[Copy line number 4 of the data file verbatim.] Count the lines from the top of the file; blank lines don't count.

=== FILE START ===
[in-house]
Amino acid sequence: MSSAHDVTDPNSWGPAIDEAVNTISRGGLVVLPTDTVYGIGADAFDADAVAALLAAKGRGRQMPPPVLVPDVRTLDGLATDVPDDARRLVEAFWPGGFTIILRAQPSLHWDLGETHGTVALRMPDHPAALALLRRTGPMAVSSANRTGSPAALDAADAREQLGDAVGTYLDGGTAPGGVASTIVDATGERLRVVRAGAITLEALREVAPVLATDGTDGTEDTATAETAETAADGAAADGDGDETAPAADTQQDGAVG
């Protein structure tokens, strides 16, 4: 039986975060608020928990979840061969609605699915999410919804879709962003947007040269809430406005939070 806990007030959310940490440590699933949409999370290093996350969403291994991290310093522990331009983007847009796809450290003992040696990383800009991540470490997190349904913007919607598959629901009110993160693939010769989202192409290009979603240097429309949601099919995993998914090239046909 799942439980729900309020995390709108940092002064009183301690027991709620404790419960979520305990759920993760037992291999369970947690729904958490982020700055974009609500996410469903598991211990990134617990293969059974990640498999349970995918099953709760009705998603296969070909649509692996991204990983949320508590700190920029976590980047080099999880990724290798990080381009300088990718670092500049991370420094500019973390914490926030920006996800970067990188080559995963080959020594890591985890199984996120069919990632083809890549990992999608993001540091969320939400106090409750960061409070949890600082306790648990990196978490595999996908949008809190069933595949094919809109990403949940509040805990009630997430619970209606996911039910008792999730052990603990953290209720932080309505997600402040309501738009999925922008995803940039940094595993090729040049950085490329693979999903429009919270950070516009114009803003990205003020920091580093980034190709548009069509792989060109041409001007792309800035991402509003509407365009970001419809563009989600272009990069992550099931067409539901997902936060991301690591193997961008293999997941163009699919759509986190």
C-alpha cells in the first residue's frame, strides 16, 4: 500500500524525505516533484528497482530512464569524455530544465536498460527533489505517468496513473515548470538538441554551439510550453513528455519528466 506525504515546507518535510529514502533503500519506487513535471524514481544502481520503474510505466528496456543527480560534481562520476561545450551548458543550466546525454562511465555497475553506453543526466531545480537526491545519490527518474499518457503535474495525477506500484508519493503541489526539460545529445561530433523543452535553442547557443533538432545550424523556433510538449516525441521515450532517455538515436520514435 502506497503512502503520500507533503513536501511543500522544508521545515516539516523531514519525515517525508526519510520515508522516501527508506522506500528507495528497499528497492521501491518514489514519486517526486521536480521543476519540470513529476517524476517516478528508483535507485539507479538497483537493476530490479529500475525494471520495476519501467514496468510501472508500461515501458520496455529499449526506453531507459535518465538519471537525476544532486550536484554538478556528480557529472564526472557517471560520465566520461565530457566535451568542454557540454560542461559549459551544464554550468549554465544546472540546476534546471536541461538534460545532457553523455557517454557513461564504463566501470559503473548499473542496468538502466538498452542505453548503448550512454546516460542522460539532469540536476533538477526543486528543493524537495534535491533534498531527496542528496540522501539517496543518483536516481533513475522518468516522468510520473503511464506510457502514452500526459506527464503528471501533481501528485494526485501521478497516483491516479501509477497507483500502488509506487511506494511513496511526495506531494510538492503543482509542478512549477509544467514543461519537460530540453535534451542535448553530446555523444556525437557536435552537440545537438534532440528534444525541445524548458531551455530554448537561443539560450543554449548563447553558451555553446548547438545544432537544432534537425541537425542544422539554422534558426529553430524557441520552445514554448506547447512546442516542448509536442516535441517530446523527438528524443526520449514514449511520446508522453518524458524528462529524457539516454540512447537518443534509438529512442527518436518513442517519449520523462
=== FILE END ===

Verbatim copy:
C-alpha cells in the first residue's frame, strides 16, 4: 500500500524525505516533484528497482530512464569524455530544465536498460527533489505517468496513473515548470538538441554551439510550453513528455519528466 506525504515546507518535510529514502533503500519506487513535471524514481544502481520503474510505466528496456543527480560534481562520476561545450551548458543550466546525454562511465555497475553506453543526466531545480537526491545519490527518474499518457503535474495525477506500484508519493503541489526539460545529445561530433523543452535553442547557443533538432545550424523556433510538449516525441521515450532517455538515436520514435 502506497503512502503520500507533503513536501511543500522544508521545515516539516523531514519525515517525508526519510520515508522516501527508506522506500528507495528497499528497492521501491518514489514519486517526486521536480521543476519540470513529476517524476517516478528508483535507485539507479538497483537493476530490479529500475525494471520495476519501467514496468510501472508500461515501458520496455529499449526506453531507459535518465538519471537525476544532486550536484554538478556528480557529472564526472557517471560520465566520461565530457566535451568542454557540454560542461559549459551544464554550468549554465544546472540546476534546471536541461538534460545532457553523455557517454557513461564504463566501470559503473548499473542496468538502466538498452542505453548503448550512454546516460542522460539532469540536476533538477526543486528543493524537495534535491533534498531527496542528496540522501539517496543518483536516481533513475522518468516522468510520473503511464506510457502514452500526459506527464503528471501533481501528485494526485501521478497516483491516479501509477497507483500502488509506487511506494511513496511526495506531494510538492503543482509542478512549477509544467514543461519537460530540453535534451542535448553530446555523444556525437557536435552537440545537438534532440528534444525541445524548458531551455530554448537561443539560450543554449548563447553558451555553446548547438545544432537544432534537425541537425542544422539554422534558426529553430524557441520552445514554448506547447512546442516542448509536442516535441517530446523527438528524443526520449514514449511520446508522453518524458524528462529524457539516454540512447537518443534509438529512442527518436518513442517519449520523462